enescu1(Photo source) I have just seen this post on Norman Lebrecht's blog Slipped Disc written by Romanian pianist Raluca Stirbat on the appalling neglect and frighteningly imminent destruction of George Enescu's mother's house where he spent time during childhood, youth and adulthood, in Mihaileni, Moldova.

Please distribute the article below (or any of the others linked) far and wide. If anyone has ANY connections that may be of help in either Bucharest or Brussels, please, please lean on them.

Romania's two greatest national figures are without doubt the poet Mihai Eminescu and the composer George Enescu. One would therefore think that anything even vaguely linked to either would be cherished, loved and preserved. Beyond Romania's frontiers, even those who haven't heard of Eminescu know the composer's name, especially here in Paris where he died. It is so sad when, time and time again, one sees those charged with taking care of a country (which includes its history, patrimony and culture) turning backs on the preservation of memory if it's going to cost anything, and yet it always appears rather easy to find the readies for useless projects nobody wants or needs.

Very sad indeed should this demolition come about (according to Adevarul, it is currently used for potato storage), but Raluca is hell-bent on making sure it doesn't - and very active she is, too.

Please see additional photos HERE, and more from Adevarul, Curaj TV, Radio Europa Libera, Stiri.botosani, Arts Journal and Suplimentul de Cultura. Tireless in her determination to save the house, she has been giving interviews right left and centre, including one with Andrei Bădin for B1TV. She has also opened a Facebook group - please join it and support the preservation of this old house with a history all of its own. So much good could come of it. Not EVERYTHING has to end in rubble...


A composer’s house is scheduled for demolition…. another one

Some months ago, we reported on the plight of the Charles Ives House in Redding, Connecticut, sold to developers with a knock-down plan. The same fate awaits the home of George Enescu, the great Rumanian composer, violinist and conductor.

In a specially commissioned article for Slipped Disc, the Rumanian pianist Raluca Stirbat brings the state of Enescu’s childhood house at Mihaileni to world attention. We are asking readers with government contacts in Bucharest and Brussels to use their best efforts to save this national and international heritage site. Please…. there’s no time to lose.


– by Raluca Stirbat, Pianist, President of the International George Enescu Society in Vienna

– 13 January 2013


The research for my dissertation on the life and work of the brilliant Romanian composer, as well as the endless search for the “Inefable of Enescu” brought me to one of the most northern parts of Romania: the small idyllic village of Mihaileni, in the county of Botosani, Moldova.

George Enescu (1881-1955) was born in Liveni-Dorohoi (county of Botosani, today George Enescu) but he spent many happy hours of his childhood, youth and adulthood in his mother’s house in Mihaileni (at a distance of only 30-40 km from Liveni). This is proved by biografical documents and numerous letters to his mother Maria and his favourite aunt, the „precious“ Tinca – she was Costache Enescu’s (the composer’s father) sister, a very musically talented woman, who had a striking resemblance to her nephew George and who stayed with Enescu’s mother in Mihaileni to look after her. Enescu spent the summer months for years in his beloved Moldova and divided his time between his father’s house in Cracalia (which was burnt down in the late 1940s – a sad and mysterious story, still remained unclarified) and that of his mother’s family in Mihaileni.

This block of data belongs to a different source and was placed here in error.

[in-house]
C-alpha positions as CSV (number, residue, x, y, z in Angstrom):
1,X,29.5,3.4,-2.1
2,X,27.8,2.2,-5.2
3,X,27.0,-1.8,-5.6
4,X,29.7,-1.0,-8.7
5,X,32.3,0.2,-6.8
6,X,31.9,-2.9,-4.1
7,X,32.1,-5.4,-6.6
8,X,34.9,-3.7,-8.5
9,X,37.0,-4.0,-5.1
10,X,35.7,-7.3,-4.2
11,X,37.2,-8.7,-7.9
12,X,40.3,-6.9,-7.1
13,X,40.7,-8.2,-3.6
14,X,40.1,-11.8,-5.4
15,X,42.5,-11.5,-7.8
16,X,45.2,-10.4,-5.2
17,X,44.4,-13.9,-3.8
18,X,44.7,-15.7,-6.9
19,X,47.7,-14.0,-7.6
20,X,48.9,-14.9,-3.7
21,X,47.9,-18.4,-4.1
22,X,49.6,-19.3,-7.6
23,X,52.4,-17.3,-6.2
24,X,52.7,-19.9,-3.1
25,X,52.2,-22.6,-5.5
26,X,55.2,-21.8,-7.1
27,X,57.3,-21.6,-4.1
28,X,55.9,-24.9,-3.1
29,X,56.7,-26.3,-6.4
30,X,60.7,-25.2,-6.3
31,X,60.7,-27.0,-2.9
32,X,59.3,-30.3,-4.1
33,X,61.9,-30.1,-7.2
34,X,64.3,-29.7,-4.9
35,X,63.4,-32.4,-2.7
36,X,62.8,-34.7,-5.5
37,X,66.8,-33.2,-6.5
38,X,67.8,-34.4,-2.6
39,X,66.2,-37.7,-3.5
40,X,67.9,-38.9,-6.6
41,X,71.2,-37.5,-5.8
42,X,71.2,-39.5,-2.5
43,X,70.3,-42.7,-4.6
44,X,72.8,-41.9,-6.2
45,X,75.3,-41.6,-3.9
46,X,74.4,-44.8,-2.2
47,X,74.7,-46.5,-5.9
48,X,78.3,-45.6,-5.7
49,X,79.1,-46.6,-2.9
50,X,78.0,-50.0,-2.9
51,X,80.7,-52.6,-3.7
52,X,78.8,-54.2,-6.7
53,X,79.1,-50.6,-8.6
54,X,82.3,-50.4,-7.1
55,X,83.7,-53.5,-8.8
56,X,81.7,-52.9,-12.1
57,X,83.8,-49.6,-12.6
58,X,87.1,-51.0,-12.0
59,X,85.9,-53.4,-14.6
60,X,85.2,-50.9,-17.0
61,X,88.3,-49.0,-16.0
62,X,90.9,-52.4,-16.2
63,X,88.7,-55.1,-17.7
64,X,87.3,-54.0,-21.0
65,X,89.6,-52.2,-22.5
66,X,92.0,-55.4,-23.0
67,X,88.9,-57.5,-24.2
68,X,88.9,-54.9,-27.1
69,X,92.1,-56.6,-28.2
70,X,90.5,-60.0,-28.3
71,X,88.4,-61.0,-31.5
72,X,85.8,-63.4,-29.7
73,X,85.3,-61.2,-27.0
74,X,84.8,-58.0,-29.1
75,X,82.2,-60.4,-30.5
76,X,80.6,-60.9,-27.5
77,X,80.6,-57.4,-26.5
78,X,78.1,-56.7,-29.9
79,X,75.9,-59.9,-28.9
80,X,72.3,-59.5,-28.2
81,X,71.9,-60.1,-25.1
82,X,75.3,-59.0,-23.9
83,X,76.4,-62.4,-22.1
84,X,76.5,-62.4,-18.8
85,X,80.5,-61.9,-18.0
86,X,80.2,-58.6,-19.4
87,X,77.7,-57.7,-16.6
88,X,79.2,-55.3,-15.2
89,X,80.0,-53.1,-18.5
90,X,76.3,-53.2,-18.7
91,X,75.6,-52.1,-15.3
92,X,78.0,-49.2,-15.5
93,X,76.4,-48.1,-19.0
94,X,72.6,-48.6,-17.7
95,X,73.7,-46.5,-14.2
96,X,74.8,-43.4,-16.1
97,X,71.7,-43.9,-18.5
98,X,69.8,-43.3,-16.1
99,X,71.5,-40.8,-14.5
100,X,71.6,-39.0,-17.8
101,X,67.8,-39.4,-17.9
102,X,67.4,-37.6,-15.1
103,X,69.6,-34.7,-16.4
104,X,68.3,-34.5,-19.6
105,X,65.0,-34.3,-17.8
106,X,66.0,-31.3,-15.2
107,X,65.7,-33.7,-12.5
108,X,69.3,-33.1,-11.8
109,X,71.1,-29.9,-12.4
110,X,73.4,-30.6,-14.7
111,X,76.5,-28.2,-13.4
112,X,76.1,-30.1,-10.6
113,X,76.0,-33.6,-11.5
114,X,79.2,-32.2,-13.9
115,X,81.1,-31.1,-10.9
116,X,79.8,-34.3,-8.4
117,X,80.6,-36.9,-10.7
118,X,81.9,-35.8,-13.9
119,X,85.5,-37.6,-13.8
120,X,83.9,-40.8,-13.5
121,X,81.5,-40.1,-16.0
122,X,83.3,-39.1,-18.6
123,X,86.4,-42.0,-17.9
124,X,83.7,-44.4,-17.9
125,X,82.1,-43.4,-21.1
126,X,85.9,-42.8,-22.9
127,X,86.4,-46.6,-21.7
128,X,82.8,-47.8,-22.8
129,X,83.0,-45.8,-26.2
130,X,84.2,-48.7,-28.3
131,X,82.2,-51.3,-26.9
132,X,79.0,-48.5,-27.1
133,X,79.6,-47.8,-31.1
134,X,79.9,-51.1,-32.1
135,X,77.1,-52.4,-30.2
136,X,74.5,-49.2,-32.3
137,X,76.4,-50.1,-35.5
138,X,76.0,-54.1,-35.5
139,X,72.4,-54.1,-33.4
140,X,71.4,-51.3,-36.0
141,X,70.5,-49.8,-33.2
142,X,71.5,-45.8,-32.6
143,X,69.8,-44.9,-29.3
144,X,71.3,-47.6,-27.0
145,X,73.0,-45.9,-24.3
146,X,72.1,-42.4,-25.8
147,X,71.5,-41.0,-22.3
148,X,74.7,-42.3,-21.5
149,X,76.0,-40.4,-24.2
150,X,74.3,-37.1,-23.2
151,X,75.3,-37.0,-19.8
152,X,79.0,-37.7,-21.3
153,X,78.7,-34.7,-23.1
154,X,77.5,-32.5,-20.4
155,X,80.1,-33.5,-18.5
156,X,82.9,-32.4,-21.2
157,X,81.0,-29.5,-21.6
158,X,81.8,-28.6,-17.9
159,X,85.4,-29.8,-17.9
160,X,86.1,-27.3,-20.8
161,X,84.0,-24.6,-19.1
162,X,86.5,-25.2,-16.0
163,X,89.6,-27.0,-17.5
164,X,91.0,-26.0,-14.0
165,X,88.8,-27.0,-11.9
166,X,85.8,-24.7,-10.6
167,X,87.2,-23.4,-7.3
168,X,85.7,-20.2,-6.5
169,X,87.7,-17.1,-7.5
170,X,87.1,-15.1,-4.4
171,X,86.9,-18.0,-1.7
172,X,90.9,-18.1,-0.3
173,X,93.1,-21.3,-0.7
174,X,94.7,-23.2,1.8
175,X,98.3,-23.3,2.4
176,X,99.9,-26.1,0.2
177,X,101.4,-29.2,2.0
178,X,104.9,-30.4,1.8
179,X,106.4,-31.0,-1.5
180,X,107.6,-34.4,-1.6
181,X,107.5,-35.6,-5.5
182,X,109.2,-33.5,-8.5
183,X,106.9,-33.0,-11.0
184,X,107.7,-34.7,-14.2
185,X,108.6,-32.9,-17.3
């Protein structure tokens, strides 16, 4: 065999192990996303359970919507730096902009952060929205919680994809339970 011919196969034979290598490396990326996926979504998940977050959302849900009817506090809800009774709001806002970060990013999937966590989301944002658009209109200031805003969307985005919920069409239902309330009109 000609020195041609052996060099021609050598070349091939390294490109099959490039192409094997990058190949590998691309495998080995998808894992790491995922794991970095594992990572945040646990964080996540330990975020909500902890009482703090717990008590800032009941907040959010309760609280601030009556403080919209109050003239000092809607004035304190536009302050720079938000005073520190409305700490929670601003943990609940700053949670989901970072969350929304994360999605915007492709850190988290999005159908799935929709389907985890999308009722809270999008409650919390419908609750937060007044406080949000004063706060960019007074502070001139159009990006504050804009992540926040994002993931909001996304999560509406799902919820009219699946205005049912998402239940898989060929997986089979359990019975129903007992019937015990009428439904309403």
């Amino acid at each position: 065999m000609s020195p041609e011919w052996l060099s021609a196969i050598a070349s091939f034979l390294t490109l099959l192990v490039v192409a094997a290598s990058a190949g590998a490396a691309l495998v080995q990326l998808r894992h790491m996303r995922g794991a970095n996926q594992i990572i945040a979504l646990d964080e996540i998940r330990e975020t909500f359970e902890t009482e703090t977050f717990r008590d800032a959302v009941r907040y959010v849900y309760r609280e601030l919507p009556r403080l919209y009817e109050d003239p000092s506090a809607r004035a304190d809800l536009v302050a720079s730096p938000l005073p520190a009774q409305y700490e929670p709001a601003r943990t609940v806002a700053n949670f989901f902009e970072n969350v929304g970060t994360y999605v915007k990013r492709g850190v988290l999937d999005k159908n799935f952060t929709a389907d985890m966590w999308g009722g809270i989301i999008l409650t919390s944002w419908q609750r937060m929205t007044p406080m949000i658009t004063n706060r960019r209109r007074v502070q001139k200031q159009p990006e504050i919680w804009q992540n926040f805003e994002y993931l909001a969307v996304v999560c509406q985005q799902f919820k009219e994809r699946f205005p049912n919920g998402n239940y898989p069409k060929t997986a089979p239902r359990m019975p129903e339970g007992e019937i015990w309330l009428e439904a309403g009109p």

Maria Enescu, the composer’s mother, was born in 1839 here on the banks of the small river Molnita, as the daughter of the priest Ioan Cosmovici and his wife Zenovia, née Vogoride. After “Jorjac’s” departure to study in Vienna, her illness and life-saving operation in the Austrian capital, the separation from her husband and the dramatic attempt at retiring to the monastery Varatec, she went back to her parents’ house, where she passed away in 1909.

Enescu was in Paris when he received this sad news, but he was unable to get back in time to accompany his beloved mother on her “last journey”. He returned  every year to Mihaileni to pay his respects according to the Greek Orthodox religious practice (in Romanian: pomenire) to his mother and grandparents, who lay togheter in the old cemetery of the village. He always spent a few days within his childhood walls, where he used to compose and happily made music with his mother and aunt. It was here that – among other great works – the Sinfonia Concertante Op. 8 for Cello and Orchestra originated while he was looking after his sick mother in November 1901.


All this must be reason enough to save this house and to turn it into a museum – one stage on a cultural-tourist route: „Enescu’s way in the north of Moldova: Liveni, Cracalia, Dorohoi, Tescani, Iasi“. But one needs a wellthought-out strategy as well as political will and honest interest, so that the responsible Romanian authorities from Bucharest immediately co-ordinate a conservation/renovation plan of action!

Unfortunately the most recent information is that Enescu’s house from Mihaileni is used as a barn and the local owner intends to demolish it as soon as possible…